Was Nikki Haley “as good as it gets” for the UN under Trump?

Trump accepted Haley’s resignation.
Trump accepted Haley’s resignation.
Image: AP Photo/Evan Vucci
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Back in 2016, rumors that Nikki Haley was lined up to be US secretary of State or UN ambassador were met with derision from analysts and UN insiders. The then-South Carolina governor had almost no experience outside her home state, let alone internationally.

But Donald Trump appointed Haley to the UN anyway. After two years, she will leave her post at the end of 2018, she announced this morning. And today, the feeling at the UN is that Haley was “about as good as it can get under Trump,” says Richard Gowan, a senior fellow at the United Nations University.

Despite fears that seasoned diplomats from Russia and China would outplay this folksy politician, she leaves her job with an excellent reputation both in New York and Washington. “Haley actually played her political hand remarkably well and really had an unusual level of political clout for a UN ambassador in a Republican administration,” Gowan says.

Her major wins include a series of sanctions on North Korea, and a partnership with UN secretary general Antonio Guterres to reform the institution. She achieved these victories in part by leveraging one thing—Donald Trump.

Trump the “madman”

The job seemed a poisoned chalice, at first. At the UN, Haley would represent a president who had called the organization “just a club for people to get together, talk and have a good time.” Trump was also threatening to aggressively defund the UN, and, on the campaign trail, had attacked two major multilateral achievements: the Paris Climate Accord and the Iran nuclear deal.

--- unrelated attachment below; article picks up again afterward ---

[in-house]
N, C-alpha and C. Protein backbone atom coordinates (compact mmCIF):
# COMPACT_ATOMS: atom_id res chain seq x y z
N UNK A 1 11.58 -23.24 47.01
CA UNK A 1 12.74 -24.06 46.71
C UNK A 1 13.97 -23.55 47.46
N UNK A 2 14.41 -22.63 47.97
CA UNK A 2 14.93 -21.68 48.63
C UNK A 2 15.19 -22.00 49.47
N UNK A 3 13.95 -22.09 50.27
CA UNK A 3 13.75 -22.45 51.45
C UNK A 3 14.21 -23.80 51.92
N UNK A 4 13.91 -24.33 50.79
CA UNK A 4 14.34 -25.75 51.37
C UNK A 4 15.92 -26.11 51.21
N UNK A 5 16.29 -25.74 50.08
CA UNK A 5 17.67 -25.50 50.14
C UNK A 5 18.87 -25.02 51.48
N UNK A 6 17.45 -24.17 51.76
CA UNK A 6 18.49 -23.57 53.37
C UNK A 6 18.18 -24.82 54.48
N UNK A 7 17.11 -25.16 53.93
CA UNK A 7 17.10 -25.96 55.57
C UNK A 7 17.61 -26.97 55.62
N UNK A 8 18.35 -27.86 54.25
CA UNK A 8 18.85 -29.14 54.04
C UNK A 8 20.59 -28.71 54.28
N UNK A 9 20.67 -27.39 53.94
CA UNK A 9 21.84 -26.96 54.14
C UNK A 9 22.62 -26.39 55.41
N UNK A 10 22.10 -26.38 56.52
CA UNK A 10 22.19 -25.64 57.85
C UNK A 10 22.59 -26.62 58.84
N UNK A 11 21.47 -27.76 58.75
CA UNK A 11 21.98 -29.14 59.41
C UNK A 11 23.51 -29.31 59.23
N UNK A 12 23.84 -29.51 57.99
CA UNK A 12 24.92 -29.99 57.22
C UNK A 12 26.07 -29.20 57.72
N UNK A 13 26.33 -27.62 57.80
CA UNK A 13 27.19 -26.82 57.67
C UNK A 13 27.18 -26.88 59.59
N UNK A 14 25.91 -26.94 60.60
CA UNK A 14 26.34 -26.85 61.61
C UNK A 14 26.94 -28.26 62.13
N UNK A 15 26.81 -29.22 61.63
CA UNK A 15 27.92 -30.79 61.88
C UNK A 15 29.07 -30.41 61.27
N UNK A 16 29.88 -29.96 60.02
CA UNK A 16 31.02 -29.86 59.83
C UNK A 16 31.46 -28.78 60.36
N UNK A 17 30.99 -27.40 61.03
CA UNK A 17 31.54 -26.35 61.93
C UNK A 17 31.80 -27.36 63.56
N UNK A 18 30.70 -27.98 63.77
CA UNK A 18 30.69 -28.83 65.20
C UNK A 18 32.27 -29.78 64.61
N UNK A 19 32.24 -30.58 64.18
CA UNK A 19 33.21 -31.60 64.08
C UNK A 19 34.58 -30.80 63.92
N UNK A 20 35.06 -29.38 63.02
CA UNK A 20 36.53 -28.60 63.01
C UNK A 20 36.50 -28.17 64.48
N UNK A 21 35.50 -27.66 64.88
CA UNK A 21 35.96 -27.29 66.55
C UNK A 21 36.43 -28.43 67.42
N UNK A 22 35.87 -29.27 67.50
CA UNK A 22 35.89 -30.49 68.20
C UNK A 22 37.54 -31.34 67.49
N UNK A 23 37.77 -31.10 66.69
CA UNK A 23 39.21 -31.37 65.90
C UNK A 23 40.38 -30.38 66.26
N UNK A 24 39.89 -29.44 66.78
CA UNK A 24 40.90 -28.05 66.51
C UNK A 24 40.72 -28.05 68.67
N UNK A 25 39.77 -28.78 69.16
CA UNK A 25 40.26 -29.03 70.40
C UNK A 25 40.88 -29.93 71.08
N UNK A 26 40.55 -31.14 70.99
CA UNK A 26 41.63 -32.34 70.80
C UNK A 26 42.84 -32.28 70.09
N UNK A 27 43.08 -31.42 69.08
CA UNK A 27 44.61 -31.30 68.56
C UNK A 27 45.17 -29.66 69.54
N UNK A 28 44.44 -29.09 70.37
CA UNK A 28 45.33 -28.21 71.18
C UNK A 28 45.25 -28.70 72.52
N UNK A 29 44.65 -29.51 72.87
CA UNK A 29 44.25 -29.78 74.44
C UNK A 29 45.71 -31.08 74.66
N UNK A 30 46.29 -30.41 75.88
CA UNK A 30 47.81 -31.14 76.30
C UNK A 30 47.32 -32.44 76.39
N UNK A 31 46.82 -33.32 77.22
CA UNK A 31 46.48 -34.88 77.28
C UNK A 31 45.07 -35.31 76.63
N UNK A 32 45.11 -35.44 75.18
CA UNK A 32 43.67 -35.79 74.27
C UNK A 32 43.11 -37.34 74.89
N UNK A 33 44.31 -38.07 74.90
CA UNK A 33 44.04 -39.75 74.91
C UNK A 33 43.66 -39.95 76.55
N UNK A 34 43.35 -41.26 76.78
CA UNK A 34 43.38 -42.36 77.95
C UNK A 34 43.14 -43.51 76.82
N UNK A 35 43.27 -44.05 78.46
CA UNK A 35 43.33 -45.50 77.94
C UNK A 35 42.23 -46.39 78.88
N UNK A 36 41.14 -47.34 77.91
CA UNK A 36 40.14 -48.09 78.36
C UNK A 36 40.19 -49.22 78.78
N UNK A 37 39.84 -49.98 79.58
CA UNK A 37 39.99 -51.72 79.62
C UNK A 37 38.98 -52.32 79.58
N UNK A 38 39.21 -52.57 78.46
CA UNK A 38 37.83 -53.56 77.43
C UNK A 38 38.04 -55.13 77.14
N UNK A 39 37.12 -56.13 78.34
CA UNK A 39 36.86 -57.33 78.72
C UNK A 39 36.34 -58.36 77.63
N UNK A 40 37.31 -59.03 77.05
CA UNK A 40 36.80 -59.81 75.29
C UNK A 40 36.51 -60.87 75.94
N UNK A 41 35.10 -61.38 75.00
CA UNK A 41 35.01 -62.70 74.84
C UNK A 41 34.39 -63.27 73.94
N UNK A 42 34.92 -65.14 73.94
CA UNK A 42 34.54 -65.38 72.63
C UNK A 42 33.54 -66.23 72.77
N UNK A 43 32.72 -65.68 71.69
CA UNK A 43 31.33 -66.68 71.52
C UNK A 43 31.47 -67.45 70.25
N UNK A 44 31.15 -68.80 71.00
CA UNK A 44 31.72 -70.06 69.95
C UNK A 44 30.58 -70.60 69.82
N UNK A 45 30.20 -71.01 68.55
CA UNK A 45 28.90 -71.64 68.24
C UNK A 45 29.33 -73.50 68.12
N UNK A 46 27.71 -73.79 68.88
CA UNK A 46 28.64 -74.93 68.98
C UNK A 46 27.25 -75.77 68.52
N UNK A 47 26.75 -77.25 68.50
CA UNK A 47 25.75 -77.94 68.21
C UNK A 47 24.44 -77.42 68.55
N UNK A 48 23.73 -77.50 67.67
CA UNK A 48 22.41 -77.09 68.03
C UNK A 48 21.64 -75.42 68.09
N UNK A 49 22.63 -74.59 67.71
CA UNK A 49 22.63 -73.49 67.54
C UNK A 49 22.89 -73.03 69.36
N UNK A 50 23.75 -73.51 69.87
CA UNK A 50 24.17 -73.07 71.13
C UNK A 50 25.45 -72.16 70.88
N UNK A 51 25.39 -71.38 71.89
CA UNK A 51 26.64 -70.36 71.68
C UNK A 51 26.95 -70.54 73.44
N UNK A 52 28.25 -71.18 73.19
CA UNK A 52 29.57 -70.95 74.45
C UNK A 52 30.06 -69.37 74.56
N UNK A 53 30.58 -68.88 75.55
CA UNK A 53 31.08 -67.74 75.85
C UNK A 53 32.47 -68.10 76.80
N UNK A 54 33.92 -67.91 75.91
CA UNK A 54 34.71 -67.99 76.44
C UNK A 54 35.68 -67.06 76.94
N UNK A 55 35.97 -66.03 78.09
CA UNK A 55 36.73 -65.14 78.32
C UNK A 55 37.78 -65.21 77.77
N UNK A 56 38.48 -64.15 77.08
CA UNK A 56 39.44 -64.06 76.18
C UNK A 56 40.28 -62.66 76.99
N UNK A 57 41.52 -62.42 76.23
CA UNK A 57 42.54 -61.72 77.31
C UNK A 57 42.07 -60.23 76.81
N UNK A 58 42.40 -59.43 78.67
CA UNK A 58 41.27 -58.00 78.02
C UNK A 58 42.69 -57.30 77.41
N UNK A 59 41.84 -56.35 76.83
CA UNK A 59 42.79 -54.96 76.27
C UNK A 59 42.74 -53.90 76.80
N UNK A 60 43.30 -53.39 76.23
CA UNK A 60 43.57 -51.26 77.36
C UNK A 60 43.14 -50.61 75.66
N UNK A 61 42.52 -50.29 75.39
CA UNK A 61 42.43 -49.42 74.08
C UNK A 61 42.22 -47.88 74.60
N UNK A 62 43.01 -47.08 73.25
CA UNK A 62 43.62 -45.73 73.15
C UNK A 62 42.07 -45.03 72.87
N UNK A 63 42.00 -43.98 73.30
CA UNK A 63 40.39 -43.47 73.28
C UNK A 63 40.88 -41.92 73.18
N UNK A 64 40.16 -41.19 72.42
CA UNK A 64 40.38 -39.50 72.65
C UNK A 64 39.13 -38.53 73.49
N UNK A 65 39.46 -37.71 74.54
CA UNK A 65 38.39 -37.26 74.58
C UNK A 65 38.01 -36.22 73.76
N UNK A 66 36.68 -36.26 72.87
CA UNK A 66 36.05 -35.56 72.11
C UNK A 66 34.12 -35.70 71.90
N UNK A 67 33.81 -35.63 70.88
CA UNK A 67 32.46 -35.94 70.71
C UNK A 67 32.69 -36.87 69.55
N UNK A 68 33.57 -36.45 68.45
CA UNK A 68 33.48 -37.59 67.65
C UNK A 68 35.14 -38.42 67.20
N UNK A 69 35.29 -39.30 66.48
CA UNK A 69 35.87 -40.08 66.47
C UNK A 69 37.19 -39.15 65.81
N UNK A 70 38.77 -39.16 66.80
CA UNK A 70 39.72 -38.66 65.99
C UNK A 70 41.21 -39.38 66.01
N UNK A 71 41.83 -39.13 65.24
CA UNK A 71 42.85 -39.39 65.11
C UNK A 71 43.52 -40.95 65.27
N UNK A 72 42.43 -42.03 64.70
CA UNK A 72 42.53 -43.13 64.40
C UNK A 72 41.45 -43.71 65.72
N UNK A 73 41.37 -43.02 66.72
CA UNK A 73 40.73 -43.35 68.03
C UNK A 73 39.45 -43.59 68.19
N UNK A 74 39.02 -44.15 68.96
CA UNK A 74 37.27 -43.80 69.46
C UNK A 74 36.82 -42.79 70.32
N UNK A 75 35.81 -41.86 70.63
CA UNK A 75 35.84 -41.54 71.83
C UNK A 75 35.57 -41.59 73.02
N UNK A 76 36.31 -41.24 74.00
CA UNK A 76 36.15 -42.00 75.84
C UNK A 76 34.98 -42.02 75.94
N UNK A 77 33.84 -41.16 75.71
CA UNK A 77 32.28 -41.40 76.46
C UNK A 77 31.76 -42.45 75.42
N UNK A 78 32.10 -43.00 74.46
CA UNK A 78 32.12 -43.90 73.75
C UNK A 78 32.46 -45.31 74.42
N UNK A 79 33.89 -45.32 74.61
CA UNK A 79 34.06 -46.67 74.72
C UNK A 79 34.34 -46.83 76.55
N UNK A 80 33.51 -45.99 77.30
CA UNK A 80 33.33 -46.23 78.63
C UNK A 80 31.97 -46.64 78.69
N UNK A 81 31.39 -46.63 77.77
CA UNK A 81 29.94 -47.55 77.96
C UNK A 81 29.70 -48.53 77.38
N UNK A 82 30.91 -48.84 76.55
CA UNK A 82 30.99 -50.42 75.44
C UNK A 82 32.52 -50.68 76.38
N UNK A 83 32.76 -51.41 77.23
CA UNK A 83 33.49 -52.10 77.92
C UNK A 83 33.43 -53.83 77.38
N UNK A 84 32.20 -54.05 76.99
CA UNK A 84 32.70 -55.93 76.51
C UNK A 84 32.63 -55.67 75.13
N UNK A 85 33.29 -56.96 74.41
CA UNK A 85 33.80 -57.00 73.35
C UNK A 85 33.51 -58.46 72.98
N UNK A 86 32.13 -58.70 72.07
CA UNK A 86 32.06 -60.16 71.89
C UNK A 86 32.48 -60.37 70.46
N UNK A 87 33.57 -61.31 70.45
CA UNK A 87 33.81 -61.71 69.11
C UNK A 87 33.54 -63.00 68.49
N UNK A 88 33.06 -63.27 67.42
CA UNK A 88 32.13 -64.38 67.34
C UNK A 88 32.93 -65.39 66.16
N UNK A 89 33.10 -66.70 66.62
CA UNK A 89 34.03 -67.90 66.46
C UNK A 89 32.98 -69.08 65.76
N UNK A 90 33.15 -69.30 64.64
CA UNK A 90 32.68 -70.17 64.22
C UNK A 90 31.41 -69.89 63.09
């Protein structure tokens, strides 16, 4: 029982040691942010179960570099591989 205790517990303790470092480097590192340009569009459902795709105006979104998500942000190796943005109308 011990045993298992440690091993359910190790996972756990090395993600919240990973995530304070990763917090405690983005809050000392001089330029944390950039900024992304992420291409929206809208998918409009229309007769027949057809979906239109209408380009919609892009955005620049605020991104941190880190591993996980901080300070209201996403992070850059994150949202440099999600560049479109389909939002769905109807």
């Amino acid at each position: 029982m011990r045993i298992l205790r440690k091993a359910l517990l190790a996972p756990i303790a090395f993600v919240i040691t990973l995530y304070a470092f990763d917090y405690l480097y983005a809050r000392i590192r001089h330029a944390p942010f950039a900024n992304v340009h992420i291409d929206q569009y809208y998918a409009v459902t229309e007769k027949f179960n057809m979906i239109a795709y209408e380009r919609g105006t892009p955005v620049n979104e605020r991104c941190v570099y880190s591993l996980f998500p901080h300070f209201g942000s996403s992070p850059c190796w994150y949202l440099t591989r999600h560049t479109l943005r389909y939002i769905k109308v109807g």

But Haley’s number one tactic in negotiating the North Korea sanctions was to make use of the threats, essentially deploying the Nixonian “madman theory.” She would constantly remind the Chinese of the “unpredictability of president Trump,” she told students at the University of Houston earlier this year.

Haley said that in disagreements over China’s support for Pyongyang, she would tell negotiators, “I can’t promise you that President Trump won’t use the military. I can’t promise that there won’t be a more forceful action, so why can’t we do this and see if we can start to cut the revenue in North Korea?”

She eventually helped deliver three sets of sanctions on the rogue regime, which were seen as an important factor in bringing Kim Jong-un to the negotiating table with Trump. Whether the push for denuclearization on the peninsular will actually work remains to be seen, however.

An unlikely alliance: Haley and Guterres

Haley also managed to channel Trump’s disdain for the UN into a surprisingly constructive reform agenda. This came through an unlikely alliance with UN secretary general Antonio Guterres, the socialist former Portuguese prime minister.

Guterres’ push for reforms to streamline the bureaucracy was backed up by Haley’s threats to slash vital UN funding. This convinced bureaucrats and diplomats that reform really was needed. ”[Guterres and Haley] formed a rather effective double act,” says Gowan. “The fact that the US was making some pretty scary noises about defunding the UN did focus the mind wonderfully.”